Greetings and salutations from Space Lab!
It’s my 5th week here interning at Lunar Giant and I thought it would be a good time to give everyone an update on what I’ve been doing and what I’ve learned so far.
But first, let me introduce myself:
My name is Alex Smith, and I’m a senior at DePaul University. I major in Video Game Development with a focus in Design and Production. I’m a producer by trade, but I do a lot of design work. I sought out an internship with Lunar Giant after finding out about Project Libity. I’m all about exploring different ways to play games both physically and virtually. Project Libity encompasses both of those realms, with the added benefit of working through a medium I’ve never worked with before (more on that in a little bit).
So enough about me, let’s talk more about me:
The idea of interning at Lunar Giant had two major beneficial aspects;
- I would be able to see how a small indie company is ran
- I would be able to learn how to prototype, solder, program, and design using the Arduino microcontroller.
After 5 weeks I feel pretty confident that I’m well on my to mastering the Ardunio, but this has not been without some major hurdles.
“What kind of hurdles?”
Well I’m glad you asked!
Before interning here I knew absolutely nothing about the Arduino, electrical engineering, soldering, and had minimal code knowledge (I had only ever worked in Unity).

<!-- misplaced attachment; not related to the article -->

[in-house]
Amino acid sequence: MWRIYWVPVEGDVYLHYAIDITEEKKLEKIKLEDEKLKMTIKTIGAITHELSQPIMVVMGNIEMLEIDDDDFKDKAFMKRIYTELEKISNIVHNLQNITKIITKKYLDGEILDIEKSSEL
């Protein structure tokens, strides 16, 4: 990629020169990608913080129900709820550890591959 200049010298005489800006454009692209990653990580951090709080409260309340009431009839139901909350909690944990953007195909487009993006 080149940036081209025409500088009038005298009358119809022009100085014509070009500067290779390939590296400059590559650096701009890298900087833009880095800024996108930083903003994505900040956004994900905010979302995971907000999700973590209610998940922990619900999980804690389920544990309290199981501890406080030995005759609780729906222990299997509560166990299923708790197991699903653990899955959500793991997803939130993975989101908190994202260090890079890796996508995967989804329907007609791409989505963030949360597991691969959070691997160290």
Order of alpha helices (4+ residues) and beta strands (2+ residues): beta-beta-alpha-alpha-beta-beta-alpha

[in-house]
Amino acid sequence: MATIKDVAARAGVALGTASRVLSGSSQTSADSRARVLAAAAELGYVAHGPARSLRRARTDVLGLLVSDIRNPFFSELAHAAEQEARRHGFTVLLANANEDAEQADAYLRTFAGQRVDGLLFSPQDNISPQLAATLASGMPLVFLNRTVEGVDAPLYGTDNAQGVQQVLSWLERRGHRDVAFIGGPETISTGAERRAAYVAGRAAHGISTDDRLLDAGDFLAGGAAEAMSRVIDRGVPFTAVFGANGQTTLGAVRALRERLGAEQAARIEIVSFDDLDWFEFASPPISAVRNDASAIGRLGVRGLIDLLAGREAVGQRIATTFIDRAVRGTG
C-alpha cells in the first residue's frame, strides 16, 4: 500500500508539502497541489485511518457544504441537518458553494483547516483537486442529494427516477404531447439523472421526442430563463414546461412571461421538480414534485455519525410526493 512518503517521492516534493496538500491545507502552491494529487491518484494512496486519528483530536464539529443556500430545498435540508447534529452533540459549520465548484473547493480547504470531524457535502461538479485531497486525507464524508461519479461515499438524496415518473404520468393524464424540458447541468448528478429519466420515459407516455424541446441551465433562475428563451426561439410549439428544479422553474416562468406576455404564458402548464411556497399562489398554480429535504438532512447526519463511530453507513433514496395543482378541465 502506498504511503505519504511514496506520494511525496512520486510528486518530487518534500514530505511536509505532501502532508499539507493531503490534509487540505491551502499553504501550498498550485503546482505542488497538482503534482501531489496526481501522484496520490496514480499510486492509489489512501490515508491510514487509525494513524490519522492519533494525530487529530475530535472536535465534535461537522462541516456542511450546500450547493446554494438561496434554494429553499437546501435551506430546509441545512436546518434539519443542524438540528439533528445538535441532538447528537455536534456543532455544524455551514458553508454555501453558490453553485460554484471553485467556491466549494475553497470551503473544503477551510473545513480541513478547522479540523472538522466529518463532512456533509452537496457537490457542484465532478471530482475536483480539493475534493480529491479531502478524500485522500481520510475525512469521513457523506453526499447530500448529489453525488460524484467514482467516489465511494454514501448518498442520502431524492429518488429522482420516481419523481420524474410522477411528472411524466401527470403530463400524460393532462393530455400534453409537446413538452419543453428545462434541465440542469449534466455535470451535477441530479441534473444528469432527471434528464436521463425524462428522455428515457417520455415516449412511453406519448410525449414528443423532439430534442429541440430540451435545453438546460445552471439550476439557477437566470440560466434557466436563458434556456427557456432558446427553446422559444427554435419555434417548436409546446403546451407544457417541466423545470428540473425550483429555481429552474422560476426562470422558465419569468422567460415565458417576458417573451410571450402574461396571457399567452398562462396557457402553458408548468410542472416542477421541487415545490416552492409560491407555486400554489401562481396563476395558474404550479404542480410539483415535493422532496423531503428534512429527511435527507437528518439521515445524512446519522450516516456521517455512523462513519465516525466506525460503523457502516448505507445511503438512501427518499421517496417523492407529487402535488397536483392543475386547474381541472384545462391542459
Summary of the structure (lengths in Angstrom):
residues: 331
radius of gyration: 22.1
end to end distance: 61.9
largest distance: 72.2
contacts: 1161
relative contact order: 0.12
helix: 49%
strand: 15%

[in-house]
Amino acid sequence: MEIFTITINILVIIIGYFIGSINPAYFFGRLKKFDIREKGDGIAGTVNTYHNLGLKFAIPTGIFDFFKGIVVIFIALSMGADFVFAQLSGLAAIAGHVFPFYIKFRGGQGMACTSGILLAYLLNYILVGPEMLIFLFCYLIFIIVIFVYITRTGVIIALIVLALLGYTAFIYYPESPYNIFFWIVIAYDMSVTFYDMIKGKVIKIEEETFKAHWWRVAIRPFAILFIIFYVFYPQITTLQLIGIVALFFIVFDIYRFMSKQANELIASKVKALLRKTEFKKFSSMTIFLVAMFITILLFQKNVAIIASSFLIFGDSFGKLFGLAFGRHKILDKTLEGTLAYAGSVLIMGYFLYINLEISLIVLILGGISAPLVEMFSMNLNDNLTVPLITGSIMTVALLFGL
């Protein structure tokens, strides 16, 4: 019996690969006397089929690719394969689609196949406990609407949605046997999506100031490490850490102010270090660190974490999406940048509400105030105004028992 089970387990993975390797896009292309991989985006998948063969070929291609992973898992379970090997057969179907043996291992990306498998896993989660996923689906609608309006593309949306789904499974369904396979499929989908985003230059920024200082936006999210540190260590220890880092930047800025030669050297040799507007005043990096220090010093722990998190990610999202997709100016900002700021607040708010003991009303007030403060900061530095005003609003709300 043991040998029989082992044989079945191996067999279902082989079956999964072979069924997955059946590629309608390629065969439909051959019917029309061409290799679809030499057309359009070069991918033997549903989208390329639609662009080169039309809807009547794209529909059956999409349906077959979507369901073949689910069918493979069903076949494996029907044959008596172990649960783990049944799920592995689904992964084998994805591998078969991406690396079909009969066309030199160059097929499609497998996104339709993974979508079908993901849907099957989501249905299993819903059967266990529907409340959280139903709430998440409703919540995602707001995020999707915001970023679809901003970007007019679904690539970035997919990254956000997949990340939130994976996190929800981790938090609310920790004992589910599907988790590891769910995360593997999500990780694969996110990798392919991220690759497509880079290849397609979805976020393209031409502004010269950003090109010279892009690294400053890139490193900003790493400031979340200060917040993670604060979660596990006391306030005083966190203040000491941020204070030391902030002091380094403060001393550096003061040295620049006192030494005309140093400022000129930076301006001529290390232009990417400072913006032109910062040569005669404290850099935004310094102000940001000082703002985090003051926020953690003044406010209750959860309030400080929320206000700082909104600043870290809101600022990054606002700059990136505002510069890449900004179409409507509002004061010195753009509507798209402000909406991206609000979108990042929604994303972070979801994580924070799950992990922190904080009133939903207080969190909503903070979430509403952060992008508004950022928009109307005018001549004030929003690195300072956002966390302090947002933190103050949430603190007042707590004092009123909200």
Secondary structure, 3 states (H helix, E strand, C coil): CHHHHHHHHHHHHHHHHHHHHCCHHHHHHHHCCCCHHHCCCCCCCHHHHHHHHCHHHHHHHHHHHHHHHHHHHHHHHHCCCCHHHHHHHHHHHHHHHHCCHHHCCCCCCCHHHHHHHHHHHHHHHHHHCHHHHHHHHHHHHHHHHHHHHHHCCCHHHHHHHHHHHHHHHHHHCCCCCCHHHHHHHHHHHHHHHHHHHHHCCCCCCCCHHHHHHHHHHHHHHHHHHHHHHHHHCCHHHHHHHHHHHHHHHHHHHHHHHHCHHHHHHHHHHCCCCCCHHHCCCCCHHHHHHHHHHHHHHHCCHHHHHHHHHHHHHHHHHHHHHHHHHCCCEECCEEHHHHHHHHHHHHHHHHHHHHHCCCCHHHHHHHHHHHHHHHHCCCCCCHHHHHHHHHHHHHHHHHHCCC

Since then, I have worked my butt off in order to learn all the skills necessary in order to contribute positively to Project Libity.
Being a millennial I have a habit of taking pictures of things and posting them all over the internet, so my Instagram also doubles as a way to visually document my time here at Lunar Giant.
Here’s a quick recap of everything I’ve learned so far:
First I learned to breadboard:
Breadboarding is a fast way to check and make sure your circuit works. What’s great about breadboarding is that you don’t have to solder in order to make sure things run right, which means if you mess up (which I have done a lot of) it’s really easy to figure out what went wrong and try to fix it.
Next I learned to program:
This was the first project I did with the Arduino: I took some LEDs and told them to blink at different intervals. Arduino has its own software that’s easy to understand (especially for beginners) and has a fantastic community that is active in helping other people with their projects. (Plus the software is free!) With just a few lines of code I can make the LEDs dance however I want!
Last but not least came soldering.
After you know your layout (thanks to the breadboard) and know that the code works (thanks to the Arduino code) you can attach everything to a circuit board via soldering! Soldering is when you heat up metal and use it as a bonding agent with the wire (kind of like glue!). The big difference is that the metal allows electricity to flow through the circuits while also being incredibly tough to separate.
I’m still working on the fancy electrical engineering, but it’s coming along nicely! I’ve even started designing a controller for my senior project (more on that in future posts)!